Venezuela 2012

By | March 27, 2021

Yearbook 2012

Venezuela. On October 7, President Hugo Chávez was re-elected with a good margin for another six-year term with 55% of the votes cast. In only two of Venezuela’s 23 states, Mérida and Táchira, did he lose to opponent Enrique Capriles of the opposition alliance Democratic Alliance Round Table (MUD), which received 44% of the vote. The turnout was high, around 81%, and Capriles quickly recognized Chávez’s victory. A week after the election, the government was reformed and Foreign Minister Nicolás Maduro became vice president.

However, President Chávez’s health deteriorated markedly during the year and rumors occasionally surfaced that he would have died. In February, he underwent another cancer operation in Cuba, and after the fourth operation in November suffered such complications that a constitutional crisis arose around the question of whether he could be sworn in in January for a new term after the victory in the presidential election. The Supreme Court’s interpretation of the constitution that the inauguration ceremony could be postponed until he recovered created great irritation within the opposition, which also repeatedly complained during the year that the government did not speak the whole truth about Chávez’s state of health.

  • Provides most commonly used acronyms and abbreviations for Venezuela. Also includes location map, major cities, and country overview.

The regional elections on December 16 also saw great success for Venezuela’s United Socialist Party (PSUV). The party, which already held the governor post in 15 of the country’s 23 states, lost power in two states (Amazon and Lara) but won over the opposition alliance MUD in a total of 20 states. The opposition retained power in Miranda, where presidential candidate Capriles won. However, turnout was only 54%. PSUV also got the majority of seats in the state parliaments in all states except the Amazon. The elections were conducted in the shadow of President Chávez’s deteriorating state of health, and Capriles complained that PSUV used it to emotionally blackmail voters.

A major public success for President Chávez was Venezuela’s entry into the South American common market Mercosur in late July. This is in line with Chávez’s political rhetoric but has been questioned by other member states, especially Brazil and Paraguay.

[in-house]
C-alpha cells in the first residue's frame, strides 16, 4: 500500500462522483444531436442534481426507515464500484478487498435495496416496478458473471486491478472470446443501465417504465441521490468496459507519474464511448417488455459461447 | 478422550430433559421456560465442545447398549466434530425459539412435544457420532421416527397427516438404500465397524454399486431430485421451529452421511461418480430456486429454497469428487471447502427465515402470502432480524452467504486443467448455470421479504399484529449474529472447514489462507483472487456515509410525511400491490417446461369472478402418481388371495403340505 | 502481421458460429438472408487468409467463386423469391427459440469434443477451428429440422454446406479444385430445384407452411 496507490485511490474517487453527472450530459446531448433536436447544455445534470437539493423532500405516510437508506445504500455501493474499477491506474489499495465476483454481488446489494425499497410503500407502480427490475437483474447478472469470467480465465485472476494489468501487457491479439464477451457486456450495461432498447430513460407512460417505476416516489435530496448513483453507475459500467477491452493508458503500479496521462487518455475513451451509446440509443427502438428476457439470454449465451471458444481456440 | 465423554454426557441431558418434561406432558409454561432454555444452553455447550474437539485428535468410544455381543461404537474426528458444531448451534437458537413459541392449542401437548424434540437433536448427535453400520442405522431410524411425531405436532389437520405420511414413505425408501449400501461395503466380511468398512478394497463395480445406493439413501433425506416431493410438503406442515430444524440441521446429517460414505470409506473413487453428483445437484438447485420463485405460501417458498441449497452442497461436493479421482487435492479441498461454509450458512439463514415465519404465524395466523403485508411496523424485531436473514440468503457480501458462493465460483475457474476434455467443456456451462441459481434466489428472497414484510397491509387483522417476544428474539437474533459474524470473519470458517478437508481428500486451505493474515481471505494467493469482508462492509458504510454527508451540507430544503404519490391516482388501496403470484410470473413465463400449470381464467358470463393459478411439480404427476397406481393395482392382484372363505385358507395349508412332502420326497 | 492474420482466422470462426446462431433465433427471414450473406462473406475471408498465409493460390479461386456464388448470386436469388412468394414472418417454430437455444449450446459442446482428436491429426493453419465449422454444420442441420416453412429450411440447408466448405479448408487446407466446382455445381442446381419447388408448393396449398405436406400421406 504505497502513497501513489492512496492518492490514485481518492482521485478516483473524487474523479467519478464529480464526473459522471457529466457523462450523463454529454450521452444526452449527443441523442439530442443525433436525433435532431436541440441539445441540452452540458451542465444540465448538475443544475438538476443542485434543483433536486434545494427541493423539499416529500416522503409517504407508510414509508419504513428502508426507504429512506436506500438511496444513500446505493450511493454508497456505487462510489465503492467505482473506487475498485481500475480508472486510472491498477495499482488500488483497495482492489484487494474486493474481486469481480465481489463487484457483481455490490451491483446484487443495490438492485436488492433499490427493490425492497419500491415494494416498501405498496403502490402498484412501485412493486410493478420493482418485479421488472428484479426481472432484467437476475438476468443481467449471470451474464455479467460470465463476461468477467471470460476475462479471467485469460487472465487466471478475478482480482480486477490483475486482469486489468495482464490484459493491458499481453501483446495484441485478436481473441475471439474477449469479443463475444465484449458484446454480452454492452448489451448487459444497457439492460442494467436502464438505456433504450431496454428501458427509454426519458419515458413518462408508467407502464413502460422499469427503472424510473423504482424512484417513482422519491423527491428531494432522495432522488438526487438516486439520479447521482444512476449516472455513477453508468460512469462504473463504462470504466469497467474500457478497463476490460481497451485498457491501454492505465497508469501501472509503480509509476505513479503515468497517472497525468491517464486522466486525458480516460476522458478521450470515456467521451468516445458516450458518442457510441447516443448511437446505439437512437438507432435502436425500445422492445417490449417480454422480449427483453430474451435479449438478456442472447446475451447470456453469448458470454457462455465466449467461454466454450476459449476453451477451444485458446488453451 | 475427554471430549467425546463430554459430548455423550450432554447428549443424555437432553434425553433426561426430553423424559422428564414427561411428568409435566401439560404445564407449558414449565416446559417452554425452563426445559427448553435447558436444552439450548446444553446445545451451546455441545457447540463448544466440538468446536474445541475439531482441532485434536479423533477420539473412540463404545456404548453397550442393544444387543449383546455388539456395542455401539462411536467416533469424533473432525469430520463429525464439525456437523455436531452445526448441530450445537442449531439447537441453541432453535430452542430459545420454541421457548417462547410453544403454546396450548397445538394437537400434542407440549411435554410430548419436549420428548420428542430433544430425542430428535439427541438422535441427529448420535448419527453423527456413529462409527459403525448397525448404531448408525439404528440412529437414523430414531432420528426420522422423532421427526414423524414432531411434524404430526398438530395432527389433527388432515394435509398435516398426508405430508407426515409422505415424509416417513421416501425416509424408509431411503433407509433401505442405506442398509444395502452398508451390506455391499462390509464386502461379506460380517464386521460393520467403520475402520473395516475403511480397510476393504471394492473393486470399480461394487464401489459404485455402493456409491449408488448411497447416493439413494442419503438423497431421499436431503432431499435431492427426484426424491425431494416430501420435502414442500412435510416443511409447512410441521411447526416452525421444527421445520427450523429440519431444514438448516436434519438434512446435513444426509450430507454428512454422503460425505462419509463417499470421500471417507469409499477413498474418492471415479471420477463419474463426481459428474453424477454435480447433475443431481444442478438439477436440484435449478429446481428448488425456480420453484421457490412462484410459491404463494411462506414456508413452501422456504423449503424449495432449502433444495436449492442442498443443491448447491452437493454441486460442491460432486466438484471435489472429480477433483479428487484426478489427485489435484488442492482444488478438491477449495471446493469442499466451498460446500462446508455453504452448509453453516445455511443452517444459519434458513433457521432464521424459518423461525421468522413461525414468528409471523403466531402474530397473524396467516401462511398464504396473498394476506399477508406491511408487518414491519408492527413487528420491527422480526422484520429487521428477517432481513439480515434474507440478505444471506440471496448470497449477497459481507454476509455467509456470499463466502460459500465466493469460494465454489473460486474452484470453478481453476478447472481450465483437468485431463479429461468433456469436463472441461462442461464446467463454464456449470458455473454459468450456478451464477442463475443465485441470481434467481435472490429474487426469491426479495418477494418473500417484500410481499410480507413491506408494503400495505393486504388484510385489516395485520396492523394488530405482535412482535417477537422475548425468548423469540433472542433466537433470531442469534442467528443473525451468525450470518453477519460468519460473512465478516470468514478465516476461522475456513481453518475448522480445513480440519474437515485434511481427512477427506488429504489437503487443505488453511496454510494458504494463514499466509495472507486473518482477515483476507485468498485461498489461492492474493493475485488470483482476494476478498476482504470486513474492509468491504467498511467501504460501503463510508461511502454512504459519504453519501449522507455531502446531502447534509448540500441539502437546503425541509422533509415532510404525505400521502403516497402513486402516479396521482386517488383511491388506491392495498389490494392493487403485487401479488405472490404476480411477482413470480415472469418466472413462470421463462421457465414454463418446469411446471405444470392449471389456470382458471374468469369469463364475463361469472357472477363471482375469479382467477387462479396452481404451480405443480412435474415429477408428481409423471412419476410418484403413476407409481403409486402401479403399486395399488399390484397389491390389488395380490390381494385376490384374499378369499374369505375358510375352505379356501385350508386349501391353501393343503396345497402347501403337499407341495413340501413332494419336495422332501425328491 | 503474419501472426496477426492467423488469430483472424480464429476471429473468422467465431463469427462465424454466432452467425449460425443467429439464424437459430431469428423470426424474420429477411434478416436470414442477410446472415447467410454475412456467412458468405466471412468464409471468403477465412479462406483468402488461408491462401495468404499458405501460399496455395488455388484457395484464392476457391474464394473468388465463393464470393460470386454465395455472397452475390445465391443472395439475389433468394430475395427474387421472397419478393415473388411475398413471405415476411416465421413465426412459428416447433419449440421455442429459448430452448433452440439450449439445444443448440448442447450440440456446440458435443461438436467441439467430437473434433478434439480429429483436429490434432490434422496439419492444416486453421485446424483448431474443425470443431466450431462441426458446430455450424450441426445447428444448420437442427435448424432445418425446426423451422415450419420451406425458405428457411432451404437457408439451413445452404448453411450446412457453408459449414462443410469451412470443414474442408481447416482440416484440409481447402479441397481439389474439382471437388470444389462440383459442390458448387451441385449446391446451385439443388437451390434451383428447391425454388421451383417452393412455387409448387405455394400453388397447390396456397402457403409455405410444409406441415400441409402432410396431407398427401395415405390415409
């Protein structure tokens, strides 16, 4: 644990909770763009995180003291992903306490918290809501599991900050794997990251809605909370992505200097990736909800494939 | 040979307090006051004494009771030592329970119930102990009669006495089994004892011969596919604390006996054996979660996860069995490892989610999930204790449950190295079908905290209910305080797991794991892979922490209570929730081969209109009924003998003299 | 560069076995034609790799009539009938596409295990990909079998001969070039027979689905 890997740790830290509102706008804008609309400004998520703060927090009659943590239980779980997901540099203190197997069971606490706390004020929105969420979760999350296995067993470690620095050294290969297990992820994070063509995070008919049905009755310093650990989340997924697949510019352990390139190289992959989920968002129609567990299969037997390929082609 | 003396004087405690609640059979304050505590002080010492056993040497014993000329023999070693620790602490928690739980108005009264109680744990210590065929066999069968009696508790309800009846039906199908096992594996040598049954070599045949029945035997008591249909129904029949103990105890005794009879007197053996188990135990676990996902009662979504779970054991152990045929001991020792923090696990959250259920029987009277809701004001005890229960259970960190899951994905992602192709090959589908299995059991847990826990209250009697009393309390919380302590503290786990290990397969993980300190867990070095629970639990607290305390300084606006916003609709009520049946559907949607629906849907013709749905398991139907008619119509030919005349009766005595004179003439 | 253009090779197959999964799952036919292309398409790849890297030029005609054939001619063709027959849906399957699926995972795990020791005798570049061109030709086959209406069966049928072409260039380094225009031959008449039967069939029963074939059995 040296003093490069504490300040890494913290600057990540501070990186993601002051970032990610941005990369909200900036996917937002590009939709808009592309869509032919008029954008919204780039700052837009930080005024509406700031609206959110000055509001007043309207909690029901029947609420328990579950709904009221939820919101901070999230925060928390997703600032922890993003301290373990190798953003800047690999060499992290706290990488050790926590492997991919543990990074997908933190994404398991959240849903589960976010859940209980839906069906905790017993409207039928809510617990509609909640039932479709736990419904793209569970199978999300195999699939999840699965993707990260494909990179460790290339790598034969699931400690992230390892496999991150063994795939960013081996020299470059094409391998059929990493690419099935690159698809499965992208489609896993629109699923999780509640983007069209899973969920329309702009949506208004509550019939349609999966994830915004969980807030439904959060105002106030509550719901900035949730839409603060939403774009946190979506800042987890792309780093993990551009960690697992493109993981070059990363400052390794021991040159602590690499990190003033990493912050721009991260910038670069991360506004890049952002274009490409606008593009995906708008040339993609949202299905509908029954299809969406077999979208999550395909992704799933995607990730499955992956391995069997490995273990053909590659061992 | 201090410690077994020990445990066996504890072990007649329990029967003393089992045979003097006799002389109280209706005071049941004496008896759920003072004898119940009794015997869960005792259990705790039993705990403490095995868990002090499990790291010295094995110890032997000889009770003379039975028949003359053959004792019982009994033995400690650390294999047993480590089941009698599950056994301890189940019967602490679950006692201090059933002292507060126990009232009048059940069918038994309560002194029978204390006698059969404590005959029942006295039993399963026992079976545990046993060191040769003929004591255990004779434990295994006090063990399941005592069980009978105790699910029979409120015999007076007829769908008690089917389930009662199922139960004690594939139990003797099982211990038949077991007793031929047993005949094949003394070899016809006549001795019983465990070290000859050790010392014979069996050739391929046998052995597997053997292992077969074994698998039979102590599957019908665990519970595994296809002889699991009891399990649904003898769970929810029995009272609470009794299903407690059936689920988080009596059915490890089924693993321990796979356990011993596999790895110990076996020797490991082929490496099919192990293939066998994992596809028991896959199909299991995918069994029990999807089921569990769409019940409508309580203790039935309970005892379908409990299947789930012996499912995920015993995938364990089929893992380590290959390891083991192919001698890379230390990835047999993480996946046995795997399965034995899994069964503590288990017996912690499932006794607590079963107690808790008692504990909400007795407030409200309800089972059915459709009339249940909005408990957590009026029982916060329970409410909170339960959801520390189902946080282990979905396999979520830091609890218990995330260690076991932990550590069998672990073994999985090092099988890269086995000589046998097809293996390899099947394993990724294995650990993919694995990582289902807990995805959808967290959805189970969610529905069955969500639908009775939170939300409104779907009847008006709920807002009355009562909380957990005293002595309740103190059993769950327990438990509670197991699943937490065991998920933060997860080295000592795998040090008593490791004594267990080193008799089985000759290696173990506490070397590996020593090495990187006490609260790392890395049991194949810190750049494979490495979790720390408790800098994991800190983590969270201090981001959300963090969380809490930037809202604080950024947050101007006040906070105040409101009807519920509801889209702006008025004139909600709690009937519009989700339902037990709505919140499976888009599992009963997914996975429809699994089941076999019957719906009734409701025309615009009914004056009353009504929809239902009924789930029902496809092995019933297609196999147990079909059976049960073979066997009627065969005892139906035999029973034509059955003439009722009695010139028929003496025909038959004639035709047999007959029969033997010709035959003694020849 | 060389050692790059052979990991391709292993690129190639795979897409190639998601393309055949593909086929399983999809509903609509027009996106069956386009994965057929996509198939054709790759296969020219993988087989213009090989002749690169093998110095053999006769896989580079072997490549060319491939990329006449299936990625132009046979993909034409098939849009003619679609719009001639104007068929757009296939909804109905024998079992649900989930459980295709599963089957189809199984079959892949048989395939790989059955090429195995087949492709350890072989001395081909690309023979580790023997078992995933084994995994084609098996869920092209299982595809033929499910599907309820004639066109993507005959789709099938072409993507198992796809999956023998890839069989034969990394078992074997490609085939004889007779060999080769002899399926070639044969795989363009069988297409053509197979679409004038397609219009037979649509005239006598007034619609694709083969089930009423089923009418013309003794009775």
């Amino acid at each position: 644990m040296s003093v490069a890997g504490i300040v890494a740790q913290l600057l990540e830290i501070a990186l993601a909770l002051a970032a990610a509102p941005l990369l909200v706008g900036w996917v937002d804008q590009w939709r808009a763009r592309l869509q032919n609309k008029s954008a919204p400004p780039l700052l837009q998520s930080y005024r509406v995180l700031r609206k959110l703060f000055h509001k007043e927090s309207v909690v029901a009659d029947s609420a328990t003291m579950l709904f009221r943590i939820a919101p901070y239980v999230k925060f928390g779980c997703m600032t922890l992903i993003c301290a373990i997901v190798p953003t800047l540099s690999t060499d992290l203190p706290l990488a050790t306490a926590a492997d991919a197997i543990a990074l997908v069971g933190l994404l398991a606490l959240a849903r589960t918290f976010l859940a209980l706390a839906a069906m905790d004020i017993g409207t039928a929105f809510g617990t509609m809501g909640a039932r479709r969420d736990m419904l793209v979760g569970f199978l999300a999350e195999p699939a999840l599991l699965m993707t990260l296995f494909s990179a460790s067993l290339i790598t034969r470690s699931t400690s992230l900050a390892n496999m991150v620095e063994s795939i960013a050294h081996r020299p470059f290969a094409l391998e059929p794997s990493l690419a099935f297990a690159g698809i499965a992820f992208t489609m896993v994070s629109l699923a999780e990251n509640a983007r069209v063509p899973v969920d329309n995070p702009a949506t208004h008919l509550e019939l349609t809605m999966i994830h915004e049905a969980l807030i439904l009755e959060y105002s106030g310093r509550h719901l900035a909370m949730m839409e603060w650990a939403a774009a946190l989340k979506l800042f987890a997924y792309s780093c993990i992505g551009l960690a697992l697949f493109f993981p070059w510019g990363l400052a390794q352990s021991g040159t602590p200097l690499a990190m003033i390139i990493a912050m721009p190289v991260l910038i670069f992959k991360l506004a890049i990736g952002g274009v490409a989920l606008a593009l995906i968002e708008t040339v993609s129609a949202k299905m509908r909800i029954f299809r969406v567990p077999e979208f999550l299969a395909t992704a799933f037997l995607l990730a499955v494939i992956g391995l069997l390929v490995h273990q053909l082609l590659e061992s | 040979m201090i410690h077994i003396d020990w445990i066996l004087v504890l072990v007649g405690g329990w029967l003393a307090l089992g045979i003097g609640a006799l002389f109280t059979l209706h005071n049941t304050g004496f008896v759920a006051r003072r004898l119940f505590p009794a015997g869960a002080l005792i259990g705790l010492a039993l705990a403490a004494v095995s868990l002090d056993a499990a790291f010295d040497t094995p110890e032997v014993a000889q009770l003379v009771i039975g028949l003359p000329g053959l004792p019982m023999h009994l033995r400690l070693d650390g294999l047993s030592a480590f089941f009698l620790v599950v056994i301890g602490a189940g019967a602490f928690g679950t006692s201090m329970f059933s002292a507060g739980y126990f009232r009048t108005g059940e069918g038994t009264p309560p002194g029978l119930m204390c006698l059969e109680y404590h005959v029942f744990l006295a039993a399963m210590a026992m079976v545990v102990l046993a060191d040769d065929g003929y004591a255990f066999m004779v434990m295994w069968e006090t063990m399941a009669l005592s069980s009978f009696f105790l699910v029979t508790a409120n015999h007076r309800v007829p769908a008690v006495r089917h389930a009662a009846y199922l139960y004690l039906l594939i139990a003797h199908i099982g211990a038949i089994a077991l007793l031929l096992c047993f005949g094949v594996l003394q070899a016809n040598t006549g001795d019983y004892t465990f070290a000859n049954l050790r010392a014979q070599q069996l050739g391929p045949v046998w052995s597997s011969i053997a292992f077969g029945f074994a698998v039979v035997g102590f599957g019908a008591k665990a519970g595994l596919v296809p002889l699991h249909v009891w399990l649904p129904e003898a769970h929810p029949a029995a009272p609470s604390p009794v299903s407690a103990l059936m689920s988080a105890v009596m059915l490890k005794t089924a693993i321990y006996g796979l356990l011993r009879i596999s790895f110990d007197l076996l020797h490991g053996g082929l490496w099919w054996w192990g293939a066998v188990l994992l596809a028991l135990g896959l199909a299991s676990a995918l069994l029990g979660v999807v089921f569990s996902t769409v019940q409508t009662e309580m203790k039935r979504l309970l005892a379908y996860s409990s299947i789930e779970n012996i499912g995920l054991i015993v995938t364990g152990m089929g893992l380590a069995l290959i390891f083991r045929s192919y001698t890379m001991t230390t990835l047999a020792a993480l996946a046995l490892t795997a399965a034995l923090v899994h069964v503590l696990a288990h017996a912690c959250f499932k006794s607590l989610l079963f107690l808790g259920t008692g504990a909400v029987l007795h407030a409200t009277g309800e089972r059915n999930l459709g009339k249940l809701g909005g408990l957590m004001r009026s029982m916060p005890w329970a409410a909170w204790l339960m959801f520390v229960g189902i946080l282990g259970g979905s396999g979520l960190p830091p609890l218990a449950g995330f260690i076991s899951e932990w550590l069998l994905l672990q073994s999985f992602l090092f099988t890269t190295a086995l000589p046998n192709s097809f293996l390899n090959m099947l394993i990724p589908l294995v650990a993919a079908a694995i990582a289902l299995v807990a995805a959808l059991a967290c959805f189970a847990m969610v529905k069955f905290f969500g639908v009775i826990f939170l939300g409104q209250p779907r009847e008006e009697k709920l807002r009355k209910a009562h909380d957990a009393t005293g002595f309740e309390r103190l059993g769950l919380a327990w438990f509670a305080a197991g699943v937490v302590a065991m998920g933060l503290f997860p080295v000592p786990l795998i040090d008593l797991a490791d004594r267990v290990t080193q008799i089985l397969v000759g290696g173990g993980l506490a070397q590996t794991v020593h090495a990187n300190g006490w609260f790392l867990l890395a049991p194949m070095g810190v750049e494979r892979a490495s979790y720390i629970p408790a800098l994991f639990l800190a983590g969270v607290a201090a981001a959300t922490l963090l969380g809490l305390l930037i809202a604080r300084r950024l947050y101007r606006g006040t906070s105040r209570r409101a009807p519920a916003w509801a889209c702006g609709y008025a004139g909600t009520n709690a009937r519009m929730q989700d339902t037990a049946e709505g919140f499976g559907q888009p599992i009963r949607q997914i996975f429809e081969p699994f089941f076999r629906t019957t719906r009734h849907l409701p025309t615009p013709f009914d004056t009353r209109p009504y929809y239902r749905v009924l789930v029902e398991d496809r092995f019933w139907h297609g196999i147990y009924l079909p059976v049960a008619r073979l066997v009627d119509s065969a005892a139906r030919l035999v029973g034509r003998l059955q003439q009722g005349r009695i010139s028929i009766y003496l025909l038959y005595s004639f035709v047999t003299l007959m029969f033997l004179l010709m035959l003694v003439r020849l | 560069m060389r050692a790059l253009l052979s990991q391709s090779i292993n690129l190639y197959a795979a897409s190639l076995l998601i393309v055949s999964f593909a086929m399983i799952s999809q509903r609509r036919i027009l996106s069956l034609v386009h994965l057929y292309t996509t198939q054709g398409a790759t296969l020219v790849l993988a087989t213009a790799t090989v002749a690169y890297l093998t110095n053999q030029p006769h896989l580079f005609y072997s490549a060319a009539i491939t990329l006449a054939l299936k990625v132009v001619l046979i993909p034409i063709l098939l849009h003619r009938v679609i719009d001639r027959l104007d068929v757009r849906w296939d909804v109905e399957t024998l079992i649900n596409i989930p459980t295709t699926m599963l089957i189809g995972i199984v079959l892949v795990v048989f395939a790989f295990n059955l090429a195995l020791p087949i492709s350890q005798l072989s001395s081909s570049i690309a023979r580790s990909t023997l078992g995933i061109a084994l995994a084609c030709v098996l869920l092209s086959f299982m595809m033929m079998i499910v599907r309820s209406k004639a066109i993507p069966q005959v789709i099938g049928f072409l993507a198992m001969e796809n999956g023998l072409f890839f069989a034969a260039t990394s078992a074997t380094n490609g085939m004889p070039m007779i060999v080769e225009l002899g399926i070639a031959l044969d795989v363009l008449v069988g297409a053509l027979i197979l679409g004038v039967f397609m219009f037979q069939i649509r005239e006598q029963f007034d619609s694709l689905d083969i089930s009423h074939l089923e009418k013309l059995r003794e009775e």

US President Trump threatened to invade Venezuela in August. Both Secretary of State Tillerson and his security advisers tried to talk him off the plan. In vain. Only when the president of the United States sound states in Latin America a few weeks later also turned his thumb down to Trump’s proposal, it was abandoned. (Trump repeatedly suggested invading Venezuela, stunning top aides – report, Guardian 4/7 2018)

The October regional election was won by the ruling GPP (Gran Polo Patriotico) who got 52.7% of the vote against 45.1% for the opposition MUD. The GPP therefore won 17 out of 22 regions, while the MUD took the last 5. The turnout was 61.1%. There was a slight decline for GPP, which in 2012 gained 56.2% of the vote.

In November, the EU adopted a series of financial sanctions against Venezuela. The occasion was the October regional elections which showed that the country was not collapsing, but that the ruling party continued to have significant support for the population despite the severe economic crisis, the US and EU destabilization. It was predominantly a political statement. The EU banned weapons sales to Venezuela’s military and security forces, but most of its weapons are bought in Russia and China. The EU’s concern was not democracy. EU member states sell for billions of dollars a year US $ weapons to Saudi Arabia, using them in the international war to fight Yemen.

In the municipal elections in December 2017, the ruling PSUV won in 308 out of the country’s 335 municipalities, in 21 out of the 23 state capitals, including Caracas. The opposition was divided. The 3 major parties in the MUD boycotted the election, while the smaller parties participated. The turnout was 47.3%. The election campaign was violent. Several of PSUV’s candidates were shot by the opposition.

Maduro won the presidential election in May 2018 with 67.8% of the vote against 20.9% for Henri Falcón. A number of smaller opposition parties had previously announced that they were boycotting the election. The voting percentage dropped to 46% against 79.7% at the last presidential election in 2013. The EU, the US and a number of other countries working for regime change in Venezuela refused to accept the election result. The EU imposed sanctions on the country as early as February, and since 2000 the United States has spent hundreds of millions of dollars. US $ to destabilize the country. A few days later, Venezuela’s most important diplomat, Todd Robinson, threw out of the country for conspiring against the Venezuelan government. The two countries had not had mutual ambassadors since 2010. (Venezuelan president expels top US diplomat, Guardian 22/5 2018.Venezuela: Maduro hails election win but world leaders threaten sanctions, Guardian 21/5 2018)

Population 2012

According to countryaah, the population of Venezuela in 2012 was 30,081,718, ranking number 45 in the world. The population growth rate was 1.130% yearly, and the population density was 34.1044 people per km2.

Venezuela Population 1960 - 2021